The Jacksonian Democrats were a group that was a denomination of the Democratic - Republican Party of previous times. The discrepancy in the party came after the elections in the 1820s, of both John Quincy Adams and Andrew Jackson. The faction that was led by Andrew Jackson took the Democratic-Republican name, while supporters of John Quincy Adams became known as the National Republicans. The followers of Jackson came to be known as Jacksonian Democrats. When they came into power, this group viewed themselves as the guardians of the United States Constitution, political democracy, individual liberty, and equality of economic opportunity. In light of the documents and common knowledge of the surrounding time period, the Jacksonians" perception of themselves cannot be looked at as completely fact. Although many of their words and actions did carry out their insights, most fell short, thus throwing their individual outlook into question.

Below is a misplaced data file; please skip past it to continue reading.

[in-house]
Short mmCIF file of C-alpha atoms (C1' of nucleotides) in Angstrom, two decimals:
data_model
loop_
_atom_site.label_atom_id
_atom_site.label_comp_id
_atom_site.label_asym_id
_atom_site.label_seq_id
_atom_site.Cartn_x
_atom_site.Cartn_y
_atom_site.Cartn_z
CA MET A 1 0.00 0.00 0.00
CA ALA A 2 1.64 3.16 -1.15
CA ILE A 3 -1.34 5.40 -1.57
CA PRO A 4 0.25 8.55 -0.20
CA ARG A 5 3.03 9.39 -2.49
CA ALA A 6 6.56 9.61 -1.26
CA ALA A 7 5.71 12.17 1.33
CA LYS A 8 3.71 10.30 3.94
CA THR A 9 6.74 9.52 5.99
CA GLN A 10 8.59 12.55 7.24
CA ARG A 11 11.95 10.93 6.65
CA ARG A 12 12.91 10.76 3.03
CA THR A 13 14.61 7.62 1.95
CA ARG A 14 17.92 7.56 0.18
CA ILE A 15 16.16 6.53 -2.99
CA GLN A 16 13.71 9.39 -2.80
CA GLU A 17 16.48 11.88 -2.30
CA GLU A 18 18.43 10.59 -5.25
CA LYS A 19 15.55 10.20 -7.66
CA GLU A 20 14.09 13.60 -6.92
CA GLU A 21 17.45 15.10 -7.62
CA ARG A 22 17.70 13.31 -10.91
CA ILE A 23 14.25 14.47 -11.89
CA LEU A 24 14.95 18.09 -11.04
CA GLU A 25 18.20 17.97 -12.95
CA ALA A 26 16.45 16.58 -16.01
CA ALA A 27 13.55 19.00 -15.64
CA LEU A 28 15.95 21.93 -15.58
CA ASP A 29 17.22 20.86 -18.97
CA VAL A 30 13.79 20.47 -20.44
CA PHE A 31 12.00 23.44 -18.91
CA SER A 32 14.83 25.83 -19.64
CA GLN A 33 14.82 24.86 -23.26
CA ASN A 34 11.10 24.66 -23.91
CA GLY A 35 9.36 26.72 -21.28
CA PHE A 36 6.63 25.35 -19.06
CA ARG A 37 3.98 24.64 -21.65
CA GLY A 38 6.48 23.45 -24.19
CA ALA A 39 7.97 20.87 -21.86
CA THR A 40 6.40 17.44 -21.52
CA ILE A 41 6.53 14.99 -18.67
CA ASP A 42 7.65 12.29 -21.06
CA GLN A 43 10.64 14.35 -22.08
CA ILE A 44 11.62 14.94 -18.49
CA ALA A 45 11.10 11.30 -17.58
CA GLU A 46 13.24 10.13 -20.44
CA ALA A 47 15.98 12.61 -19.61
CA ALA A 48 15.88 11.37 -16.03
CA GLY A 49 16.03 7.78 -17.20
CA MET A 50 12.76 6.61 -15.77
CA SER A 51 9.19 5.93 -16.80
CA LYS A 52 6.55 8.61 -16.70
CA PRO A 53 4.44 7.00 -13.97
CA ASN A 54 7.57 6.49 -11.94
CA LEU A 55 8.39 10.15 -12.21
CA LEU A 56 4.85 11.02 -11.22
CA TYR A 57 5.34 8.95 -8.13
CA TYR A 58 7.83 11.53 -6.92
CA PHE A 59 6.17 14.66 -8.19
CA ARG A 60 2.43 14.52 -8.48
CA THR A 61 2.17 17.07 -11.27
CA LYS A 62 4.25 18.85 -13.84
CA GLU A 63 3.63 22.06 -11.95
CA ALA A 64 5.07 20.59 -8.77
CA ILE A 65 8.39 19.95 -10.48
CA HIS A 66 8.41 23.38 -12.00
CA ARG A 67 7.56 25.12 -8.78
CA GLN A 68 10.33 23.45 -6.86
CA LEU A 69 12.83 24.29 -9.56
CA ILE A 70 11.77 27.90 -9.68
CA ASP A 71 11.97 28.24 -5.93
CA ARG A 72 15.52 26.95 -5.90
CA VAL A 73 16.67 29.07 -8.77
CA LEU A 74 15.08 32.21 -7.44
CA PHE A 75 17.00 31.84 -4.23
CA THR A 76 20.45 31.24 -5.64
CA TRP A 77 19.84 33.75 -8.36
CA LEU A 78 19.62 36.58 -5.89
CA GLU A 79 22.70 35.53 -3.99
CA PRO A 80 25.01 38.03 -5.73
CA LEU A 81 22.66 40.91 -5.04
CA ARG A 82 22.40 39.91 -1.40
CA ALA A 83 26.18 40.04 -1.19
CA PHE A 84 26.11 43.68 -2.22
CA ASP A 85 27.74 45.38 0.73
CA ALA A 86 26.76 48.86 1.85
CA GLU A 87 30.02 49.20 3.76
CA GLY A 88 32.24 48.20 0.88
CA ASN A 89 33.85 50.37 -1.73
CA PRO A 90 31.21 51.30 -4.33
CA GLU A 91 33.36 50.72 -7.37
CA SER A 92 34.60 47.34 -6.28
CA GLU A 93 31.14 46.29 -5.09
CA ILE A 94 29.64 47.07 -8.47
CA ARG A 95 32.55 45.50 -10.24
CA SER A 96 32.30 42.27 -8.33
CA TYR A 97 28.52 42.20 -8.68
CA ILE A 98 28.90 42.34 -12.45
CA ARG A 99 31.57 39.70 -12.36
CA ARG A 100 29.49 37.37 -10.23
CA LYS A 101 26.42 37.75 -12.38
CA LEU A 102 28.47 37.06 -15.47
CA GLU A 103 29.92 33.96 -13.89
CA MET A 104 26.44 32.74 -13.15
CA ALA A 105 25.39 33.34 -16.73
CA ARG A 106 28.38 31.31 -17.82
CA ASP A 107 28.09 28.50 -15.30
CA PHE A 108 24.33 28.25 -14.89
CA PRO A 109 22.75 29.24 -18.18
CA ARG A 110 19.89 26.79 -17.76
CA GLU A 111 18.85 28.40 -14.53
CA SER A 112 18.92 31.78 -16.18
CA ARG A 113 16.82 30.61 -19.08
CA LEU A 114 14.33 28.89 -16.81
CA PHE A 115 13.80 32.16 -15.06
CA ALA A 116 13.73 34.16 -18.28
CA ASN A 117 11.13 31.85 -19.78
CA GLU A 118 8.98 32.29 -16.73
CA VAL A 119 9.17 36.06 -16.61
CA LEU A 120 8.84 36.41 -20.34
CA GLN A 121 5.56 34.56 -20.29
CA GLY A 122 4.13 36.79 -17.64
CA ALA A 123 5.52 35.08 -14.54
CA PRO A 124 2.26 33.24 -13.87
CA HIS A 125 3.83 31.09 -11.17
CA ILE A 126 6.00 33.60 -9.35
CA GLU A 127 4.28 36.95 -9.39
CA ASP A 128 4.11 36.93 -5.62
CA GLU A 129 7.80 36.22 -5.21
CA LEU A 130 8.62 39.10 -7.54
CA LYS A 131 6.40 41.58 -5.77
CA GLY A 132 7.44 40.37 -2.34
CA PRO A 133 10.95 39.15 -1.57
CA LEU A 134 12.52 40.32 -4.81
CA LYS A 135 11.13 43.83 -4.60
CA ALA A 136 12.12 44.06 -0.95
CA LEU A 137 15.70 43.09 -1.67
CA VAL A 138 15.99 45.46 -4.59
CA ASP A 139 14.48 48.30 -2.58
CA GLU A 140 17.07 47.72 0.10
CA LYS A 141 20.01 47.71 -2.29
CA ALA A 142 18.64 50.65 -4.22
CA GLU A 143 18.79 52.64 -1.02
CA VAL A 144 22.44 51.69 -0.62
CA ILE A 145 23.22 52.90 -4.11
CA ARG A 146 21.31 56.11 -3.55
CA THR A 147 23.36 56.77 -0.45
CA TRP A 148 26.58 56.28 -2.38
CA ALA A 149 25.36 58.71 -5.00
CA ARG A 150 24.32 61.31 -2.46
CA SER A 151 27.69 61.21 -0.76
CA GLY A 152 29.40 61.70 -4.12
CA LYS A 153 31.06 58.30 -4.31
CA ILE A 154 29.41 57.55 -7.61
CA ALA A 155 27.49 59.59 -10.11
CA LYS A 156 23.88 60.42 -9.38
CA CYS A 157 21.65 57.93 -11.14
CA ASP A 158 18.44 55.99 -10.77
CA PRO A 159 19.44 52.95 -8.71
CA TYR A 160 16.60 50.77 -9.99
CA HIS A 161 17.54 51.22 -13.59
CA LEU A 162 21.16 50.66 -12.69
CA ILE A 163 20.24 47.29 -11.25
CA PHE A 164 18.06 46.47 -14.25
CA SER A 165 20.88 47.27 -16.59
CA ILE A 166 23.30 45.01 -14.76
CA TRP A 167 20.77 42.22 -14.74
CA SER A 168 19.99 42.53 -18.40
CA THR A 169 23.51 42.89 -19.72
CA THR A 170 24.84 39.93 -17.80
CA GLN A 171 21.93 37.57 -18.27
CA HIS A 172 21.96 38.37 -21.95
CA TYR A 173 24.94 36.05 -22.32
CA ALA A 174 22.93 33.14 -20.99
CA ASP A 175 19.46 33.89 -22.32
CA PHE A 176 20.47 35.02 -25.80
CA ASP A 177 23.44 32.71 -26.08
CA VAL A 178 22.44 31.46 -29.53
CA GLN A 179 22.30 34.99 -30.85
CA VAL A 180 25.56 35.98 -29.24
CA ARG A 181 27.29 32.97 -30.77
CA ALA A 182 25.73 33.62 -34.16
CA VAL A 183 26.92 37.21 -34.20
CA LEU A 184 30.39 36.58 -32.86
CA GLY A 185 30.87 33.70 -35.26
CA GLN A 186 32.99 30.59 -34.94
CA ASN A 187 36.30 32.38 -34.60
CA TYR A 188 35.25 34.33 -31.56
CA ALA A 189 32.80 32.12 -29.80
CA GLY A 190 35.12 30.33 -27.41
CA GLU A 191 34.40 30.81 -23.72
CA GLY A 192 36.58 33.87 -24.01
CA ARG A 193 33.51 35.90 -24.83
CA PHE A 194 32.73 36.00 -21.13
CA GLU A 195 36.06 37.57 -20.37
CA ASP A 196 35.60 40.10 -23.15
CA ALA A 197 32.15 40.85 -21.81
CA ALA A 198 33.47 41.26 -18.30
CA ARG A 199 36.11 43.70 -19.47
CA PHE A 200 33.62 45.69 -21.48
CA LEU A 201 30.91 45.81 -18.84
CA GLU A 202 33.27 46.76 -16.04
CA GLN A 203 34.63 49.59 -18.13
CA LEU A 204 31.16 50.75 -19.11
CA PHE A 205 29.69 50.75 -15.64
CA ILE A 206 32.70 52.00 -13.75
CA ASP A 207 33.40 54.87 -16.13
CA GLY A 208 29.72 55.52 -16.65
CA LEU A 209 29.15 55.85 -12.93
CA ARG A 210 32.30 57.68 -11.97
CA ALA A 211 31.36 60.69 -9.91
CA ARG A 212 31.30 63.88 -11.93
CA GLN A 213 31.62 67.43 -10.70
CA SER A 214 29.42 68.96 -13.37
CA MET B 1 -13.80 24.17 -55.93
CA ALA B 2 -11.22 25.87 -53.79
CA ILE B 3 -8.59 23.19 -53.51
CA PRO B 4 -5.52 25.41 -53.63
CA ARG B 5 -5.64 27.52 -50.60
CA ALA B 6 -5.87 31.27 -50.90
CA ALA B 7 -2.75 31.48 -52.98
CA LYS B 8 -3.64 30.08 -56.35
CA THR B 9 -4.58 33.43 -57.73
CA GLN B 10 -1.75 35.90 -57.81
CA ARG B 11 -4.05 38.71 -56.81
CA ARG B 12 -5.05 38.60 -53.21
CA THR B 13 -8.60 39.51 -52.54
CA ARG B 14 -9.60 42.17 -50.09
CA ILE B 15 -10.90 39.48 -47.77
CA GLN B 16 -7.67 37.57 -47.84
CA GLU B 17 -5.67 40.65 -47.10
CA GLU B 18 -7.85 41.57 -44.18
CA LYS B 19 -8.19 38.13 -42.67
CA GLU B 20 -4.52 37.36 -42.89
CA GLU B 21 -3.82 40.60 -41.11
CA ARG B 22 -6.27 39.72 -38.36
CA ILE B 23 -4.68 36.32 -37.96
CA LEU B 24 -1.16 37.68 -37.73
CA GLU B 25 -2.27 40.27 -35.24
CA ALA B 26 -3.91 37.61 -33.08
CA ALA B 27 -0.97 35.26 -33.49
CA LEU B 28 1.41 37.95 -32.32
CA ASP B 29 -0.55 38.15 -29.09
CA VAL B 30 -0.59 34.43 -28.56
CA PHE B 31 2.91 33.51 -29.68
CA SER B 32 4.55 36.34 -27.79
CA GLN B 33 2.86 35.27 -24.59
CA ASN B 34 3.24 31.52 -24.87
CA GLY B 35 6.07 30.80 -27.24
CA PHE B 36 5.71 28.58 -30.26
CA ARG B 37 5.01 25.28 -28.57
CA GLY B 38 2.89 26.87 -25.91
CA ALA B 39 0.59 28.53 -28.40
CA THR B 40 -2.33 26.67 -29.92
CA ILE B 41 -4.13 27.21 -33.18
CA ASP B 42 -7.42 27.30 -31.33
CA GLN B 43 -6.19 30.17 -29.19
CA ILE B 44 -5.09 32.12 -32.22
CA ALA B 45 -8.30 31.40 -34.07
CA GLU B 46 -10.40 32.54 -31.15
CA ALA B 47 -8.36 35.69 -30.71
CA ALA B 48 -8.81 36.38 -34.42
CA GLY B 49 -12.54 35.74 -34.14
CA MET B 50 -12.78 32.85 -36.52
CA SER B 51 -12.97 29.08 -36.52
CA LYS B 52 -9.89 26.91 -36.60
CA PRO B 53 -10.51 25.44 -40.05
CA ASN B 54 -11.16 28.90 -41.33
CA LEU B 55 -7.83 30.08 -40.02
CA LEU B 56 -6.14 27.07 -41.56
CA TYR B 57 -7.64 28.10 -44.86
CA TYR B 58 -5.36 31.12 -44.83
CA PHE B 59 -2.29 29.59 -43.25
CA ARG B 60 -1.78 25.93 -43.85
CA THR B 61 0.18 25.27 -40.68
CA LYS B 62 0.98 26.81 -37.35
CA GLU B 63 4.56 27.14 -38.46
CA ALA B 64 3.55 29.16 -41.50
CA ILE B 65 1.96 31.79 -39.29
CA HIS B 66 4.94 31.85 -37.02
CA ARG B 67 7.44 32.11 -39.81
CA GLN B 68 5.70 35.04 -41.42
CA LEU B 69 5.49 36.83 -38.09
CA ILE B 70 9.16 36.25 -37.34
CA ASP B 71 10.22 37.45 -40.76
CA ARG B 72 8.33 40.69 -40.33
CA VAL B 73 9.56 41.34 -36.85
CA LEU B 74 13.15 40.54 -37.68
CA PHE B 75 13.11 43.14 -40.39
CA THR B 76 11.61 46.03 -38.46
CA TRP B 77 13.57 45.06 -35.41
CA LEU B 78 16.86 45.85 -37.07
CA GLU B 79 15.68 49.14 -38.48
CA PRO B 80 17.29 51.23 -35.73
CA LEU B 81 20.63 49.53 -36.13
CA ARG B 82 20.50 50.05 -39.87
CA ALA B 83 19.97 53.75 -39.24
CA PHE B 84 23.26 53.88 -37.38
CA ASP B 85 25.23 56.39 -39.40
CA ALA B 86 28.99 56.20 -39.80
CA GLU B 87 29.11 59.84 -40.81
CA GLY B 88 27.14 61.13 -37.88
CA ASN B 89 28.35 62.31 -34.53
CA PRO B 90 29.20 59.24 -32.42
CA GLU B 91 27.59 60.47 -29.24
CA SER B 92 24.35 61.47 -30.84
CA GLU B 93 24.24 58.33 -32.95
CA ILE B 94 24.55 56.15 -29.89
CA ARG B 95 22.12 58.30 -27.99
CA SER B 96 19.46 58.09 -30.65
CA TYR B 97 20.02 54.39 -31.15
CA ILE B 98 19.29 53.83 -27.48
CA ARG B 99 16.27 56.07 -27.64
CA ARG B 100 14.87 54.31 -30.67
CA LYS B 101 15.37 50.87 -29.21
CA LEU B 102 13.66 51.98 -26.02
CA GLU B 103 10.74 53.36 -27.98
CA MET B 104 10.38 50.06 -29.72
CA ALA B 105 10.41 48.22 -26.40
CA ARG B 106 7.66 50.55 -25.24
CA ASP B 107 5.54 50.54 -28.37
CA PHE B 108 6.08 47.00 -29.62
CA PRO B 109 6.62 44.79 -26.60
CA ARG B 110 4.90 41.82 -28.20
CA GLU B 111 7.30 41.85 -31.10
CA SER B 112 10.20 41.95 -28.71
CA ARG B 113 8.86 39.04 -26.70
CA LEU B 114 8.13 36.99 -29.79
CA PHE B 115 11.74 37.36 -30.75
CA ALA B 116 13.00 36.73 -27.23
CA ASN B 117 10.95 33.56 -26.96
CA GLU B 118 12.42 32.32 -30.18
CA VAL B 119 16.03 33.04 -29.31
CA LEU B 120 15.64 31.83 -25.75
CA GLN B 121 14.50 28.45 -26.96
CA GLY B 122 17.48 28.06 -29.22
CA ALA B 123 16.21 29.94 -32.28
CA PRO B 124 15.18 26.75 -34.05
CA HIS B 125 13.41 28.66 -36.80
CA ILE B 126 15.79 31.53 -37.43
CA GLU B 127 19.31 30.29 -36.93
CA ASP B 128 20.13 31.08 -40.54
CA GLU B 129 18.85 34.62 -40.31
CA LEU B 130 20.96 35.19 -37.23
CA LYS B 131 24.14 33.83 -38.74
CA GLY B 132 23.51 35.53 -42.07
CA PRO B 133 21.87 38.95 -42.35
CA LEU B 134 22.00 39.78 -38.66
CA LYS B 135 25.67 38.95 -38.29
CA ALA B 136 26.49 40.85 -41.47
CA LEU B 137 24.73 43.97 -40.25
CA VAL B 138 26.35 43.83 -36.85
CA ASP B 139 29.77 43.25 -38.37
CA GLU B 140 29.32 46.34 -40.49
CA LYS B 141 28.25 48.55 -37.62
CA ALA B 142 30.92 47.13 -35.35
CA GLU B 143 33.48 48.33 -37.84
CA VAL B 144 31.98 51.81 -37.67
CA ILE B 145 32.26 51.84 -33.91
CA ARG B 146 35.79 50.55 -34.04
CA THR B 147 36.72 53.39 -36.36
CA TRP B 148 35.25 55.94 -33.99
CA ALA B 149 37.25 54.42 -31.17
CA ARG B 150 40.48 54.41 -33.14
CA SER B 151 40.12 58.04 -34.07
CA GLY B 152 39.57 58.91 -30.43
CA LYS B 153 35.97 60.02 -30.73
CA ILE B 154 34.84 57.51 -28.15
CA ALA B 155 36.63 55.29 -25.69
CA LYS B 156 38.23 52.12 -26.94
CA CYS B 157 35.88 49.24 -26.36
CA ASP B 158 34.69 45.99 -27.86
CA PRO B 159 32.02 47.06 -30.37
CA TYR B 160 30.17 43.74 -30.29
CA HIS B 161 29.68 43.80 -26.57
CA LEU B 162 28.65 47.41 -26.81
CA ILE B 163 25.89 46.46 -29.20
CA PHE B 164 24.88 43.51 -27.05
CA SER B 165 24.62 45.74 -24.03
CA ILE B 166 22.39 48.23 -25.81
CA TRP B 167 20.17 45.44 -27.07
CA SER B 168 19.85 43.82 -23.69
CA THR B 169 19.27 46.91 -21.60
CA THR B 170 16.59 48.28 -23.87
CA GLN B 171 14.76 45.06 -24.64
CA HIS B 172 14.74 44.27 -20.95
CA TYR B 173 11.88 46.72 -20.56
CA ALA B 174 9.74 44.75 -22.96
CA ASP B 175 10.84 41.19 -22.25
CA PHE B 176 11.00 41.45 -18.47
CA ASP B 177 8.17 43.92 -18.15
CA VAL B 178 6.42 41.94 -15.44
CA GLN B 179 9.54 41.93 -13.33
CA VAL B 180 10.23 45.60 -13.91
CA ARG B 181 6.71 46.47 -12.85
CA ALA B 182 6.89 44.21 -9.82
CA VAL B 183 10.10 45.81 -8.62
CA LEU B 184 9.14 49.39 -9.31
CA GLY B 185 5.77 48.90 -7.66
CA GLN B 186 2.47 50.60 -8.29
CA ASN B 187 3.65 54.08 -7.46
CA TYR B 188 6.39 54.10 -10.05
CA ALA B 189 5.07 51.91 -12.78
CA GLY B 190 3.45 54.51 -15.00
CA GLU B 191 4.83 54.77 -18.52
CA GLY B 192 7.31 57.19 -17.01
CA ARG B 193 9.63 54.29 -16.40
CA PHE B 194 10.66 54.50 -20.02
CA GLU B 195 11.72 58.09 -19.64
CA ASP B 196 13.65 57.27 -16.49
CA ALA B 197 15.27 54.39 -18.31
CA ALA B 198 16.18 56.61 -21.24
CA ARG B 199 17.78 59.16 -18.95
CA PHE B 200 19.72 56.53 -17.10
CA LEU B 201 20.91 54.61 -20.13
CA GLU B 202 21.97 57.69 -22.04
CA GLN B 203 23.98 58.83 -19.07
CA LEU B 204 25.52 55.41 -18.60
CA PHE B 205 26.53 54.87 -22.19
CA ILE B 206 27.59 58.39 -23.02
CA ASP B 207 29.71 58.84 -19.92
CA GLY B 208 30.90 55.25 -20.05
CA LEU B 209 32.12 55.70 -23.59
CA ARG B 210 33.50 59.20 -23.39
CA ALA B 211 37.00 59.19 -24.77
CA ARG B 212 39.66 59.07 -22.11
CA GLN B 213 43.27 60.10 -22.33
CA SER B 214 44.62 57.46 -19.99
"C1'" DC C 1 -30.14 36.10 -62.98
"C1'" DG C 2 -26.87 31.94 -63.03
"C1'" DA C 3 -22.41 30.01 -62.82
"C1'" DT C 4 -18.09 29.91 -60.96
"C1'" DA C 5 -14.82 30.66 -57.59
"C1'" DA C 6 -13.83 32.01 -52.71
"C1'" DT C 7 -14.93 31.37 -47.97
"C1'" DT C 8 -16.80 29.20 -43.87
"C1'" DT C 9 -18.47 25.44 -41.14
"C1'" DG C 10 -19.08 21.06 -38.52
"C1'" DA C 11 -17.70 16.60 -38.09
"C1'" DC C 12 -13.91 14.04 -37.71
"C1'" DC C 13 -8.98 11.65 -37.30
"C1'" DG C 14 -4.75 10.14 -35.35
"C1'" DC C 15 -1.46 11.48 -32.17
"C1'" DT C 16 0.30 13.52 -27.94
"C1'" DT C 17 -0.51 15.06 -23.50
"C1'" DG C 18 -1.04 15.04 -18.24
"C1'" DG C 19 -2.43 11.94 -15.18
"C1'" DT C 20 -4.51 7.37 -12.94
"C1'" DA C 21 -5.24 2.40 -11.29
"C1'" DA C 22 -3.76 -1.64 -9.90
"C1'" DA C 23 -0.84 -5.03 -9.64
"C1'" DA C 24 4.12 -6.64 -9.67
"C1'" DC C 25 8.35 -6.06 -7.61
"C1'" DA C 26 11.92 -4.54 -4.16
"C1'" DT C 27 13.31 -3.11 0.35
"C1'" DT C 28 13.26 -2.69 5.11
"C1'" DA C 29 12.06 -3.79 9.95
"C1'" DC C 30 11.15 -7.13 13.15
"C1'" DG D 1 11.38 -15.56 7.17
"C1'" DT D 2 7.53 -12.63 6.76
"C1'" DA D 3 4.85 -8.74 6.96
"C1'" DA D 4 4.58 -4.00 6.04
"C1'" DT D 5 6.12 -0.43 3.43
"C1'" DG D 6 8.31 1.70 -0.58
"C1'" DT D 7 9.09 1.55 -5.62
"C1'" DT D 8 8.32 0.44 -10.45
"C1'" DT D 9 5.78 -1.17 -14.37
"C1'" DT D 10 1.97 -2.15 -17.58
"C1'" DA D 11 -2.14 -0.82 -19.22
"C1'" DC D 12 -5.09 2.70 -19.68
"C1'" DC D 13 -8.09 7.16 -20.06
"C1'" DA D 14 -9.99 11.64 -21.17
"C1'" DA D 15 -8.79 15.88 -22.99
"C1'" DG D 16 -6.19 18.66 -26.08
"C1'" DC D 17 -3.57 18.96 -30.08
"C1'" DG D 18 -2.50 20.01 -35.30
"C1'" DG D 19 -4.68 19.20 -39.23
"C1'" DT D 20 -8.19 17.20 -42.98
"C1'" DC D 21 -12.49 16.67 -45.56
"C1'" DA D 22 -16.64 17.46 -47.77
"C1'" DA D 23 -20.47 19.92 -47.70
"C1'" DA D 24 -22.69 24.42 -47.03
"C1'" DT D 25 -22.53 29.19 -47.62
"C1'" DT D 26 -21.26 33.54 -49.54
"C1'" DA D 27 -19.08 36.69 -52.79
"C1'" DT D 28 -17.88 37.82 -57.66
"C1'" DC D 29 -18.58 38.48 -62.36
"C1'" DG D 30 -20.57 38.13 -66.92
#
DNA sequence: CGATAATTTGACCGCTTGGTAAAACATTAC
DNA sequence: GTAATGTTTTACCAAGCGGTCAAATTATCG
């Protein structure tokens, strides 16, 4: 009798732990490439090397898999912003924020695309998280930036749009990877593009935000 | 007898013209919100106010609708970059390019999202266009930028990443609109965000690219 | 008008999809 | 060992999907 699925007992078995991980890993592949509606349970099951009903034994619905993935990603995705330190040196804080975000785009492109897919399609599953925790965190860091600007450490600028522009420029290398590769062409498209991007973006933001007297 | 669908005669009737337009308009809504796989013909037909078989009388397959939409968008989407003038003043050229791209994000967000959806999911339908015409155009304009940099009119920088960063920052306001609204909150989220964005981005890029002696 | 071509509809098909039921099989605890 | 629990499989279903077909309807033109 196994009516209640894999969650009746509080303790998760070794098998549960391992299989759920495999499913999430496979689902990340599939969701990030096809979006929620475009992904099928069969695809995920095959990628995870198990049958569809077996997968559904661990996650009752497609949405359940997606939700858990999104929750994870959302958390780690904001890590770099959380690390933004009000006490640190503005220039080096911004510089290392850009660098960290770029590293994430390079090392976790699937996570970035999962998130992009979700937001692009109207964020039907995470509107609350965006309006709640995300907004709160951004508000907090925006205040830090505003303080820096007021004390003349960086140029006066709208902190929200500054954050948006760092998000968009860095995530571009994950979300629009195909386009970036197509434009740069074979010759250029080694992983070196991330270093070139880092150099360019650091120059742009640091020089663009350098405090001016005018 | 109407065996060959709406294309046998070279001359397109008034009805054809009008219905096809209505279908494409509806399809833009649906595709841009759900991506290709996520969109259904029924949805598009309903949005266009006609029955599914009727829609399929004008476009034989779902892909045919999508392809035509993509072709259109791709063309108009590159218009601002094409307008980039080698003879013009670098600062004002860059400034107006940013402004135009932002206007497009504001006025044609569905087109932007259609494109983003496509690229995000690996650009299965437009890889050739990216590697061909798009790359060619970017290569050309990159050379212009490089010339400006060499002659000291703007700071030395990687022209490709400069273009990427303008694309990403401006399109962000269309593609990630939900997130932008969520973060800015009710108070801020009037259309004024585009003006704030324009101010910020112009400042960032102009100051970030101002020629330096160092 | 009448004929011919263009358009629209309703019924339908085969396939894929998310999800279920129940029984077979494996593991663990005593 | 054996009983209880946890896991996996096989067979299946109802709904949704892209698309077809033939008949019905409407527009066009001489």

Based on Andrew Jackson's decisions of actions throughout his term as president, it is evident that he did not uphold the Constitution very well. As featured in Document B, Jackson sends a veto message about the charter for the Bank of the United States, deeming it unconstitutional. He feels that it would only benefit a select group of people (bank investors) instead of benefiting the nation as a whole. However, it was actually constitutional because of the Tenth Amendment that was passed in previous years. Jackson's veto was obviously opposed by many people, including Daniel Webster. In Document C, Webster accuses the veto for the sole purpose of "turning against [classes] the prejudices and resentment of other classes." He feels that Jackson is doing this to separate the country, which enhances his other point that Jackson felt he could do anything in such a powerful position as president. Furthermore, in Document G, a drawing is shown, exemplifying the exile of the Cherokees from their homeland.